A long-standing practice in Illinois requires all prisoners serve at least 61 days of their sentence, but it has been reported by the media that some inmates spent as little as 11 days behind bars before being released.
“The Governor needs to tell us who made the decision to release these inmates and just how many were released. We need to know how he can justify selling a state-of-the-art prison when his own Director of Corrections testified before the commission that prison overcrowding is a problem in Illinois,” Senator Brady said. “He also needs to explain what types of prisoners are expected to be housed at Thomson if the facility is sold to the federal government. These are decisions made by his Administration so the answers should be easy.”
(Senator's Brady to Governor Quinn is seen below)
January 4, 2010
The Honorable Pat Quinn
207 State House
Springfield, IL 62706
Dear Governor Quinn:
As a member of the Commission on Government Forecasting and Accountability (CoGFA), I have a number of questions that I would like you to answer regarding the Thomson Correctional Center and the Illinois Department of Corrections:
1.) In light of the threat of Yemeni terrorists, their propensity to attack American properties and their threat to renew their attacks against American interests, are you still prepared to accept federal detainees now held at Guantanamo Bay? If so, are you confident that Illinois interests will be secure against terrorist actions here in Illinois? Have there been any further discussions with federal officials regarding enhanced security at Thomson since the December 22 CoGFA hearing?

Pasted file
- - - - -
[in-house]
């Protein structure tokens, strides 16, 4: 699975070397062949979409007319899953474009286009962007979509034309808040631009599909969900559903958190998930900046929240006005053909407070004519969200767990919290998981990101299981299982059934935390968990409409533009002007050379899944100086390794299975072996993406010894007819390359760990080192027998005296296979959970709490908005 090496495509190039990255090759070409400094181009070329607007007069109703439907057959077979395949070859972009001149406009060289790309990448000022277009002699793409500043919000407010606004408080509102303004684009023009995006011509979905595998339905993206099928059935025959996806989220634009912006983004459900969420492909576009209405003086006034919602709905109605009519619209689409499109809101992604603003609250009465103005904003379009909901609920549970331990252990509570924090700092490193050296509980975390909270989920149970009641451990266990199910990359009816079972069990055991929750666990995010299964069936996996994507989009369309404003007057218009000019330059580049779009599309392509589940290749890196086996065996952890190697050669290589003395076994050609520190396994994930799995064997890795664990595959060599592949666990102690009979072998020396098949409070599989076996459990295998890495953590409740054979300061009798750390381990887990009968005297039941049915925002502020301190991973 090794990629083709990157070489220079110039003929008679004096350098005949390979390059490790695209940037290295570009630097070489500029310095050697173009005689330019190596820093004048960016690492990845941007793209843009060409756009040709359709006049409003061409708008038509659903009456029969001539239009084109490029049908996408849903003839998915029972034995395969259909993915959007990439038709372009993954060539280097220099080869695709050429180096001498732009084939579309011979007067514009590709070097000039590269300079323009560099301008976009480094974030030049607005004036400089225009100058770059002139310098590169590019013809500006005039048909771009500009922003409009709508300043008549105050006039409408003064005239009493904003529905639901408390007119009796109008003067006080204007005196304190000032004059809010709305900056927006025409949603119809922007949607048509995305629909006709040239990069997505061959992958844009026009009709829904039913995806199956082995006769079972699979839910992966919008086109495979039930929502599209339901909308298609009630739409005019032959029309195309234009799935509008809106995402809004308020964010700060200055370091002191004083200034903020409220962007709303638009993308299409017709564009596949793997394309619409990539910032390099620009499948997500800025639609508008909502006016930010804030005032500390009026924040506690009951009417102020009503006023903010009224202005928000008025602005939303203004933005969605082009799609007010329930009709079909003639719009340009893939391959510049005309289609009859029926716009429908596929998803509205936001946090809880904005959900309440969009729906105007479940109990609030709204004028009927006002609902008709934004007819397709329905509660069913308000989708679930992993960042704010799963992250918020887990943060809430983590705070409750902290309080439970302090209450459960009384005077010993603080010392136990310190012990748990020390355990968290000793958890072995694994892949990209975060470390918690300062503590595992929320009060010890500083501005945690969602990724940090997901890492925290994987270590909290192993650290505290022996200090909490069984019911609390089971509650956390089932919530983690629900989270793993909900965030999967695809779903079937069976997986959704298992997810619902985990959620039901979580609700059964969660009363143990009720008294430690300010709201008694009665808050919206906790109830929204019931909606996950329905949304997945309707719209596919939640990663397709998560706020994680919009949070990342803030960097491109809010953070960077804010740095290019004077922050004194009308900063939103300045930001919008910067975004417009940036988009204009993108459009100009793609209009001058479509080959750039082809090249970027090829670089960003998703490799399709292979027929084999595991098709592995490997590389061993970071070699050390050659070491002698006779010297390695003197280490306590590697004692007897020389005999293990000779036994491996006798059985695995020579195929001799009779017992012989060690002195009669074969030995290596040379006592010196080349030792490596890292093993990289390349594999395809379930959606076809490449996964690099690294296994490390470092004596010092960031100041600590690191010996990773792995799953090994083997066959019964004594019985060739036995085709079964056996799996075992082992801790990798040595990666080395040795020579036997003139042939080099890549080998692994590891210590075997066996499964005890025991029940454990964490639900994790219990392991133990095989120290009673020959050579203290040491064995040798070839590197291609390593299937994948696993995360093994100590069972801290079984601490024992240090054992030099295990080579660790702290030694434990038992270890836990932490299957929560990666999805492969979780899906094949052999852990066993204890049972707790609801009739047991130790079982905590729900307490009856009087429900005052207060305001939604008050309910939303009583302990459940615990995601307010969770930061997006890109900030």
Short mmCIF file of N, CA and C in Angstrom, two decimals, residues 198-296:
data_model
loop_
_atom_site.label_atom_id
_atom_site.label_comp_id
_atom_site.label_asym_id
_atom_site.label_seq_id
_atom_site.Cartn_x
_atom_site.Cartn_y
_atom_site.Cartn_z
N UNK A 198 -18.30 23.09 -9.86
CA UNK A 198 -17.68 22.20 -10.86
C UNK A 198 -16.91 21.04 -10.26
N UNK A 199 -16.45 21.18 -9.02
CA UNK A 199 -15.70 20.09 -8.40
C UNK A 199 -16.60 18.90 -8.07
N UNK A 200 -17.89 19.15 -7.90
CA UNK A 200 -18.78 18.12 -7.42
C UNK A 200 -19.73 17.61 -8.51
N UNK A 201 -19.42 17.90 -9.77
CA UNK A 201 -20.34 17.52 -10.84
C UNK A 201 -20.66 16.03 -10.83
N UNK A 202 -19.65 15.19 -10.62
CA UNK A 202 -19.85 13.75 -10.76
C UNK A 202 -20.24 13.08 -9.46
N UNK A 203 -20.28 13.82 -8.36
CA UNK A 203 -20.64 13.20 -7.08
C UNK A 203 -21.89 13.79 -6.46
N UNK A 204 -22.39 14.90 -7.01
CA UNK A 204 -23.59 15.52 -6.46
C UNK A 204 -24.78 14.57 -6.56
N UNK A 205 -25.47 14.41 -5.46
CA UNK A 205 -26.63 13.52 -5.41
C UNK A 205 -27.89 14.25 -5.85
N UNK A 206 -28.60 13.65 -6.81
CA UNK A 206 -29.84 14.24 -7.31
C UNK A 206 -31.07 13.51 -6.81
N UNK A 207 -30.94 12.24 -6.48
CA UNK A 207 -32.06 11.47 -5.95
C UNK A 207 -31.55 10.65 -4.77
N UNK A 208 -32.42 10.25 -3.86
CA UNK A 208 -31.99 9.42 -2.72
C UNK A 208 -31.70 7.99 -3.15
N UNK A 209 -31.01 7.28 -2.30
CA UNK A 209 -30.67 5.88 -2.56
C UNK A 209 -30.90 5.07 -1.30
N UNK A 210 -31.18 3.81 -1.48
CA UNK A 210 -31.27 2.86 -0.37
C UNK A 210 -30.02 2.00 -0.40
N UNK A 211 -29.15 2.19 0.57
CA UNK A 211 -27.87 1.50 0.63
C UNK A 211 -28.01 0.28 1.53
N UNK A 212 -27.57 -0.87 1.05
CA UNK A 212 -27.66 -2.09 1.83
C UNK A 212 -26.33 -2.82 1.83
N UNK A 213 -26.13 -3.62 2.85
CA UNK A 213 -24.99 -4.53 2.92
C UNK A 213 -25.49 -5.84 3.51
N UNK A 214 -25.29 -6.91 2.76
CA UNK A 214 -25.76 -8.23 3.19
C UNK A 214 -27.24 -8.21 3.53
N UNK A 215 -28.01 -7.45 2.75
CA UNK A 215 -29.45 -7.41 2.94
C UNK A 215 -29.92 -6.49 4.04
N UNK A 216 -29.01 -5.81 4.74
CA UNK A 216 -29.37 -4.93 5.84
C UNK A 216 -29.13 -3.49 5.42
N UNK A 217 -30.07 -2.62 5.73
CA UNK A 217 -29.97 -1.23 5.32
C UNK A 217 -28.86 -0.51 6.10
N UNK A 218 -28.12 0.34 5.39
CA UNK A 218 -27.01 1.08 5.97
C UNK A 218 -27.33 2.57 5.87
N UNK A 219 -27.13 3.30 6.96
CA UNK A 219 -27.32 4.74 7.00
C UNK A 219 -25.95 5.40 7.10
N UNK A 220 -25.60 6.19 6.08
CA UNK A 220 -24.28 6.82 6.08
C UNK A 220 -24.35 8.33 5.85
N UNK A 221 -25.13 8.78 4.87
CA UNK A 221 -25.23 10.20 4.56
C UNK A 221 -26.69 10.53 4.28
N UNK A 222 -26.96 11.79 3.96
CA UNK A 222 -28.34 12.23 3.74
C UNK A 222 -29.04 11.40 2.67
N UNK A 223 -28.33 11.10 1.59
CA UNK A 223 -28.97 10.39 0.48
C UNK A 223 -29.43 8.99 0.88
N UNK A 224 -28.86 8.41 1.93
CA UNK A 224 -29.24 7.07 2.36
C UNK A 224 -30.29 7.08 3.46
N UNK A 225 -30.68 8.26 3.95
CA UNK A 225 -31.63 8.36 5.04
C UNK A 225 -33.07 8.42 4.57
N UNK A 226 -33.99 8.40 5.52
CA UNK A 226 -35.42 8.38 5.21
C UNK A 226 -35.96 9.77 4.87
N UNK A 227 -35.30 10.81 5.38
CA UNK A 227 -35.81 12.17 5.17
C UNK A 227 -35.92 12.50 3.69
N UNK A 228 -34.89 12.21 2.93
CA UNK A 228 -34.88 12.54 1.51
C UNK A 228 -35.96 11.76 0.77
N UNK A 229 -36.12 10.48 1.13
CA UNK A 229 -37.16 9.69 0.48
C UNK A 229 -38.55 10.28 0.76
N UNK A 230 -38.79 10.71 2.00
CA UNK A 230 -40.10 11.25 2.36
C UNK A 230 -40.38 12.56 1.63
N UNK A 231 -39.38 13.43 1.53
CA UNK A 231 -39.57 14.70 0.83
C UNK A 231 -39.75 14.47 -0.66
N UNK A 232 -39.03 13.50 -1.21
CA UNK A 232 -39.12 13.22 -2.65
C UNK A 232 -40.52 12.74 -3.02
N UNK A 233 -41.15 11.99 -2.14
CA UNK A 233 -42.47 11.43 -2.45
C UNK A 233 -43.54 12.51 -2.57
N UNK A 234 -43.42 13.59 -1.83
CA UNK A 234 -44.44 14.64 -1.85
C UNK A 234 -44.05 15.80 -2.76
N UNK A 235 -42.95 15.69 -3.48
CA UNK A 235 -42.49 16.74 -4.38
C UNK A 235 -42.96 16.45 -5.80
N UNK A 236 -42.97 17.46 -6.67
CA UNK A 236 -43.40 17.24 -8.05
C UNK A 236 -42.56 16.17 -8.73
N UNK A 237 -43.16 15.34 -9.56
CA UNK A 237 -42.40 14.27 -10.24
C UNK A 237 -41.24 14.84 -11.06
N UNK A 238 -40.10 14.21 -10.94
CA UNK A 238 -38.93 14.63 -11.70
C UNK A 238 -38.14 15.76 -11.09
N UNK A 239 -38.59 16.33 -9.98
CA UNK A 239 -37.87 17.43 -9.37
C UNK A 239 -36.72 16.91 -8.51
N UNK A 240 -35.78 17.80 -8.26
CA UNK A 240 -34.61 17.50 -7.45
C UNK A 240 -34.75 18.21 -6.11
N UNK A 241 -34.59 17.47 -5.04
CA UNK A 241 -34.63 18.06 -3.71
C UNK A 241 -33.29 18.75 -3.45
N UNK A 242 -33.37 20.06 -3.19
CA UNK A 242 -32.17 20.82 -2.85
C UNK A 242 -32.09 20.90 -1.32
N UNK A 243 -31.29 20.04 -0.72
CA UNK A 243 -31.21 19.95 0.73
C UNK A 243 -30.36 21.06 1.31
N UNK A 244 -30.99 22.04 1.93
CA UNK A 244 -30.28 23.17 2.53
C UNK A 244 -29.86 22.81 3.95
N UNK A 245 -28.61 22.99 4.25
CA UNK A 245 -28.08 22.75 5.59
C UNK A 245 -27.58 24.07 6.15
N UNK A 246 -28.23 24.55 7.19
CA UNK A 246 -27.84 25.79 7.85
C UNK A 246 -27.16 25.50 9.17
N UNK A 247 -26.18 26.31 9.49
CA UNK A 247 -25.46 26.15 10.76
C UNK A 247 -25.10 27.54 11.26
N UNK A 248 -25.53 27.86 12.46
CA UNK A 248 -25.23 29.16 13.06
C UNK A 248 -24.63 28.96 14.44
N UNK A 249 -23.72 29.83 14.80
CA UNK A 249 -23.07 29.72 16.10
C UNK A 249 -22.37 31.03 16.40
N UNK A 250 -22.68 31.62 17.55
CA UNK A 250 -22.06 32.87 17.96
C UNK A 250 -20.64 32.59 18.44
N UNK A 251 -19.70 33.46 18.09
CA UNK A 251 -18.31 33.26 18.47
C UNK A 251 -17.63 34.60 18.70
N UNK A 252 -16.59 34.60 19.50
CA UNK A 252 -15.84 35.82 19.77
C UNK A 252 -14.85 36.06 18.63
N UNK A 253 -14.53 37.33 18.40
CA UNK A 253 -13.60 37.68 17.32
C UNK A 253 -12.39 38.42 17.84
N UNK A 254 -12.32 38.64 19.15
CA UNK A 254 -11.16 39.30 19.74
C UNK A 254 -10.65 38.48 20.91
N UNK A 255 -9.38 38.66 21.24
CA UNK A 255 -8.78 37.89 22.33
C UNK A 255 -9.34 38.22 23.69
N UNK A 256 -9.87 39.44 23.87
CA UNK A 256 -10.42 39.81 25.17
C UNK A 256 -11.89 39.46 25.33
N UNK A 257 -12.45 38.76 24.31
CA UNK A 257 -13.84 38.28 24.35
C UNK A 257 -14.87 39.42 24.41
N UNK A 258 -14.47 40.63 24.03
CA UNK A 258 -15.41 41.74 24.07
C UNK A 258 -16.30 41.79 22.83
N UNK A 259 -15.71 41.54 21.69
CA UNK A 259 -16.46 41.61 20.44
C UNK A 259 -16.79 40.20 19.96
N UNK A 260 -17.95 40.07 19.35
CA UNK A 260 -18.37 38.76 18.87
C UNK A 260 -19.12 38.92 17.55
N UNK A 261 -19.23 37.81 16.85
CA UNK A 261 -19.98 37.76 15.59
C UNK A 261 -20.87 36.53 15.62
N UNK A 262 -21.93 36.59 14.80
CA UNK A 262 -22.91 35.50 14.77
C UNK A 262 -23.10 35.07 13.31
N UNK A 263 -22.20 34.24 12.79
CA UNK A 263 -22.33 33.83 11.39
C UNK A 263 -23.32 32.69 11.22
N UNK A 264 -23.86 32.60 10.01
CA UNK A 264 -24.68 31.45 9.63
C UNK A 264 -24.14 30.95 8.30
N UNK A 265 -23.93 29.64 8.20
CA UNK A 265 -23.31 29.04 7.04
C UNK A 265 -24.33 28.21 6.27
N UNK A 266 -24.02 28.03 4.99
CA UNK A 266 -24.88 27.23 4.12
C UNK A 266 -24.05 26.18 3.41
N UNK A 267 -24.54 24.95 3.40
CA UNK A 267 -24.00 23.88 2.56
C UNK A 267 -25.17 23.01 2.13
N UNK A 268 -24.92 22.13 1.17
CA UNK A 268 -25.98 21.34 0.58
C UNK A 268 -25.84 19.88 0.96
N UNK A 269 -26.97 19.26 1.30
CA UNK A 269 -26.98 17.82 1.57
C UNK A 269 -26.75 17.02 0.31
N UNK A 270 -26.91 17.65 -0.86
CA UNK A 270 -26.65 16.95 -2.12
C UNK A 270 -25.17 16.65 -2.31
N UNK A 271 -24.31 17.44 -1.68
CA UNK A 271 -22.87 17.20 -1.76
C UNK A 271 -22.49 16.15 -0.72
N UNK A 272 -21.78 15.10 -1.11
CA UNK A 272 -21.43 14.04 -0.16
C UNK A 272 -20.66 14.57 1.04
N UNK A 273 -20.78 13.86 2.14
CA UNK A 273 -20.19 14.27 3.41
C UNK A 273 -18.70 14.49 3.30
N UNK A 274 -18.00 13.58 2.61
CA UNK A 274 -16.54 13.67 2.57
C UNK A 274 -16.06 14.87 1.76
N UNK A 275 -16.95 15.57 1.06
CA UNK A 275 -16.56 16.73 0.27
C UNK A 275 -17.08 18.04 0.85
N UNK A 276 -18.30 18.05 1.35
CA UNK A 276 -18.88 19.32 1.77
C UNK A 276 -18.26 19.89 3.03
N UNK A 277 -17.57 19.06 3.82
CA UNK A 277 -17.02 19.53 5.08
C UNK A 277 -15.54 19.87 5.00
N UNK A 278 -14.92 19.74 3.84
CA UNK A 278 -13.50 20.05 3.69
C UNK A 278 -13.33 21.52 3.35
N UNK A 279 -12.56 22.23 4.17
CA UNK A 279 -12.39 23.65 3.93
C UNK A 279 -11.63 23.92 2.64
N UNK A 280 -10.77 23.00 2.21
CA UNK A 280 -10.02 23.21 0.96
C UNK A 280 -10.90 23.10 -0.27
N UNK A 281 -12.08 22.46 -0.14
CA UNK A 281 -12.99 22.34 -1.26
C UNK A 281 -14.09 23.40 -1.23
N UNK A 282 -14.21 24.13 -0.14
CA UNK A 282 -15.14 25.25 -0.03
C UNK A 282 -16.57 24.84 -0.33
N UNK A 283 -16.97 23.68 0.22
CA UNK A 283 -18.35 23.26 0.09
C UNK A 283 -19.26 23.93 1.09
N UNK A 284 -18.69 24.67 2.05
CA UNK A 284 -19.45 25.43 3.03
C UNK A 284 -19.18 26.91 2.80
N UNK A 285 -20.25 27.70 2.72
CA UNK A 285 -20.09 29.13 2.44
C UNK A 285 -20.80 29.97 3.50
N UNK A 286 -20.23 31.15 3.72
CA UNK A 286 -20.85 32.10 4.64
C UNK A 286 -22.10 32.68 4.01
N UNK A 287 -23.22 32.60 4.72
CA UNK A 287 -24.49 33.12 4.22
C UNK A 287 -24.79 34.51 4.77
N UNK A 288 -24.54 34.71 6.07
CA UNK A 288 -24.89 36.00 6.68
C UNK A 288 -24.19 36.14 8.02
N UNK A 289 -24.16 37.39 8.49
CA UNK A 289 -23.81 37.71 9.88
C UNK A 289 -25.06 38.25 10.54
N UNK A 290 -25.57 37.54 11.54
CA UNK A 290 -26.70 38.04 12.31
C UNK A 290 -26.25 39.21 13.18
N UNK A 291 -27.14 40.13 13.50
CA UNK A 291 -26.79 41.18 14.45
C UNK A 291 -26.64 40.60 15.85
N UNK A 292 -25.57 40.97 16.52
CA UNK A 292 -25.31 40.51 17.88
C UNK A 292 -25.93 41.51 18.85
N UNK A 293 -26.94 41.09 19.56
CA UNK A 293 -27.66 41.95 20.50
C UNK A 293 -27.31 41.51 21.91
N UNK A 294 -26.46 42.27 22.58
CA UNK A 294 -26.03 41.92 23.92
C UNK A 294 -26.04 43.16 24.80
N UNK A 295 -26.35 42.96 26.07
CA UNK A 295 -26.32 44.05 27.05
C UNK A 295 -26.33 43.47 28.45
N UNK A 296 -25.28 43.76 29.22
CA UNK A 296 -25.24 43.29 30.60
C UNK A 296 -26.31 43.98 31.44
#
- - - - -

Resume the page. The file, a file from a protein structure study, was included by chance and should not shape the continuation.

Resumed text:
2.) I believe we all would like more complete details on the Illinois inmates who have been granted early release, either through your program to release 1,000 “non-violent” inmates to save $5 million and the Meritorious Good Time release program which you halted on December 30. In the December 30 press release, you state that 1,718 inmates were released. Can you confirm this number? Of those inmates released, how many were classified as violent, and how many non-violent? What areas of Illinois were they released in, and what restrictions were put on their release? How many have been rearrested or reincarcerated since their release?
3.) Information about the scope of inmates released under both early release programs was withheld from the public until the media disclosed at an initial 850 inmates had been released, some who had served as little as 11 days of their sentences. Describe what the policy will be for informing the legislature and the public regarding early release programs in the future. Doesn’t the administration have an obligation to notify the public, and certainly the victims of crimes committed by those inmates? What safeguards in tracking those inmates does the administration have in place?
4.) Given the acknowledged overcrowding concerns in the Illinois corrections system, what contracts does the Illinois Department of Corrections have with other correctional agencies or counties to house state inmates? What is the cost of those contractual agreements?
5.) Should the sale of Thomson Correctional Center occur, what is the administration’s plan for alleviating overcrowding in state prisons?
I look forward to your response. Should you have further questions, please contact my office at (309) 664-4440.
WILLIAM E. BRADY
State Senator – 44th District